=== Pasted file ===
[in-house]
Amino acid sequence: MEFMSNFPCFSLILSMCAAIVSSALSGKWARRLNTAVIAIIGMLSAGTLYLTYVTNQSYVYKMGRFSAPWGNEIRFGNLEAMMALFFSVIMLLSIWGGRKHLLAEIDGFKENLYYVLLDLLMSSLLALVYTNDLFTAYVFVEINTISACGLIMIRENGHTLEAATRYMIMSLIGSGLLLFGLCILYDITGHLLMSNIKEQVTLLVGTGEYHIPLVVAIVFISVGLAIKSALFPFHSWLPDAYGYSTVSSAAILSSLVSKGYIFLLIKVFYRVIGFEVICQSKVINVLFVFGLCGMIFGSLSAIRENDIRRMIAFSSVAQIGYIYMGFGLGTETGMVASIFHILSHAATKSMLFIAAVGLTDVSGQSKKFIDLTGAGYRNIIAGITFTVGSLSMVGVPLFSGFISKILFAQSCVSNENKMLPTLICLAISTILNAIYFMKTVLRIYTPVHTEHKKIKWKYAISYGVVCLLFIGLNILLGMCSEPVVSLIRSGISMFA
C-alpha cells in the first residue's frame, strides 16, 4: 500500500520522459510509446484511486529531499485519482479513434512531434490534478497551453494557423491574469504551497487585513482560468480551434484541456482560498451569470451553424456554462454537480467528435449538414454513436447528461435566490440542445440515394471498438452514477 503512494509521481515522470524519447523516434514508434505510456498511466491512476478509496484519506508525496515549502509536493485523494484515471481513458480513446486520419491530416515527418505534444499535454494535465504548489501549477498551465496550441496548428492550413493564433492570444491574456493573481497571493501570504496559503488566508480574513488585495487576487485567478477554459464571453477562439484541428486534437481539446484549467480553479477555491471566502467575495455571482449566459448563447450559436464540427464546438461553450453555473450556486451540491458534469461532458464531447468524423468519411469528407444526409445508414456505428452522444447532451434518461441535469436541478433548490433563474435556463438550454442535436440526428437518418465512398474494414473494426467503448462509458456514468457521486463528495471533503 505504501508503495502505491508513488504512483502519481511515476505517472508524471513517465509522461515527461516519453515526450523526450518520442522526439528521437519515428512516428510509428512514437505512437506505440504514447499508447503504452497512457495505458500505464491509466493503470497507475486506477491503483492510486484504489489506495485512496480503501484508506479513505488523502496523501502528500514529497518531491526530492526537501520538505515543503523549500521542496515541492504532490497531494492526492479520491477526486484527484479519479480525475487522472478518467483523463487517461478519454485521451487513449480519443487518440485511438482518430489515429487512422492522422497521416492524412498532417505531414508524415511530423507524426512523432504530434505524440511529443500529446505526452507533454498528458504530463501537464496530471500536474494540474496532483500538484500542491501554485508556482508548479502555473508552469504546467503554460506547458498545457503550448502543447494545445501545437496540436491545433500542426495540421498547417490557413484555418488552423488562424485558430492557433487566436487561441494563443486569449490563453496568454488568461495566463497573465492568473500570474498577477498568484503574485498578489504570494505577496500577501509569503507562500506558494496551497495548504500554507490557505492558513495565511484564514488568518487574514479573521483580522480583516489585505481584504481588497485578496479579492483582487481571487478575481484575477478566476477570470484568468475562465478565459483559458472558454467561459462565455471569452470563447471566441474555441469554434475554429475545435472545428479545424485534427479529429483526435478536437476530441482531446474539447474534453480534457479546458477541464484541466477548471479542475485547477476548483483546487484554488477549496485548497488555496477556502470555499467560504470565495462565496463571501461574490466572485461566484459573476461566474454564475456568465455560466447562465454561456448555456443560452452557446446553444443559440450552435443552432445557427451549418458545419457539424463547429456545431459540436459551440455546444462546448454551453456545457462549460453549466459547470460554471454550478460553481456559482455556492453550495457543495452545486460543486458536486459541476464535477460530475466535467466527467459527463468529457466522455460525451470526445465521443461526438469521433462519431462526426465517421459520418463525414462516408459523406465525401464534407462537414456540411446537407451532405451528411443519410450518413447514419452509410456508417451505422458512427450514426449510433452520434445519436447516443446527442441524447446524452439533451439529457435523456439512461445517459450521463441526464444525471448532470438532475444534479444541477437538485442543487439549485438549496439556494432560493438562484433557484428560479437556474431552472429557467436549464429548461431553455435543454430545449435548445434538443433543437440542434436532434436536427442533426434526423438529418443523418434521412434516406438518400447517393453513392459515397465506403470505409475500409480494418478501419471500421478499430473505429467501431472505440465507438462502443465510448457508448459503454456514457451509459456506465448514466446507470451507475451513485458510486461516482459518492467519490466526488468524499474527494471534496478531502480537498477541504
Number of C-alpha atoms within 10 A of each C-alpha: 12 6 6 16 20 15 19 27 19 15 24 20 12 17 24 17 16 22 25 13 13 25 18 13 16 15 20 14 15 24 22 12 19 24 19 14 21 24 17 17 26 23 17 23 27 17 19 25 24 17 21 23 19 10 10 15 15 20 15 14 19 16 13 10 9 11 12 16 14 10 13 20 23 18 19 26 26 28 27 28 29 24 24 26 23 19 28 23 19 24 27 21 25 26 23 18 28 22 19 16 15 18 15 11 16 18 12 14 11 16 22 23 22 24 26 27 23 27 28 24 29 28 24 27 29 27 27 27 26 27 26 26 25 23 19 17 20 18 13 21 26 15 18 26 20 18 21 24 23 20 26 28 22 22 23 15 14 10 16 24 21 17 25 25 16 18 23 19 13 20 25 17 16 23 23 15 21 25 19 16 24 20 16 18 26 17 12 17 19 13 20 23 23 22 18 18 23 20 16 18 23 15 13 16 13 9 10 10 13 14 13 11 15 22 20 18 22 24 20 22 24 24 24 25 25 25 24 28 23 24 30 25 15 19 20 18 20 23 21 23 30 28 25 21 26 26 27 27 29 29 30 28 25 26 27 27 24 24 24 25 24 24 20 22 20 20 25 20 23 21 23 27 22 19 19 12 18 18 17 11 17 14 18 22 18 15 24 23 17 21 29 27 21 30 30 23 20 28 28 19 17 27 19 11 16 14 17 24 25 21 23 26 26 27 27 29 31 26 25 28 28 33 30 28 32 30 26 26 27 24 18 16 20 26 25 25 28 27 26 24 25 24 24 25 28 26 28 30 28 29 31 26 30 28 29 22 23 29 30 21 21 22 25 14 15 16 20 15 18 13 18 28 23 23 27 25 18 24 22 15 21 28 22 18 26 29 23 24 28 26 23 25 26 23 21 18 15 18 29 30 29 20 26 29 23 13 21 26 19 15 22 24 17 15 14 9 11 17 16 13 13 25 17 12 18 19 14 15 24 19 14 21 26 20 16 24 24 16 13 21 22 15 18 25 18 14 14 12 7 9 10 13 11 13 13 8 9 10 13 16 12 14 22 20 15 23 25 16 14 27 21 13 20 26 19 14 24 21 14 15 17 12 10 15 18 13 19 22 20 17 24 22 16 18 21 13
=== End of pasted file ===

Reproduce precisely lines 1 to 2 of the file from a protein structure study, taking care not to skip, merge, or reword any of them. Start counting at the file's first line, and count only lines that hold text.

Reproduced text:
[in-house]
Amino acid sequence: MEFMSNFPCFSLILSMCAAIVSSALSGKWARRLNTAVIAIIGMLSAGTLYLTYVTNQSYVYKMGRFSAPWGNEIRFGNLEAMMALFFSVIMLLSIWGGRKHLLAEIDGFKENLYYVLLDLLMSSLLALVYTNDLFTAYVFVEINTISACGLIMIRENGHTLEAATRYMIMSLIGSGLLLFGLCILYDITGHLLMSNIKEQVTLLVGTGEYHIPLVVAIVFISVGLAIKSALFPFHSWLPDAYGYSTVSSAAILSSLVSKGYIFLLIKVFYRVIGFEVICQSKVINVLFVFGLCGMIFGSLSAIRENDIRRMIAFSSVAQIGYIYMGFGLGTETGMVASIFHILSHAATKSMLFIAAVGLTDVSGQSKKFIDLTGAGYRNIIAGITFTVGSLSMVGVPLFSGFISKILFAQSCVSNENKMLPTLICLAISTILNAIYFMKTVLRIYTPVHTEHKKIKWKYAISYGVVCLLFIGLNILLGMCSEPVVSLIRSGISMFA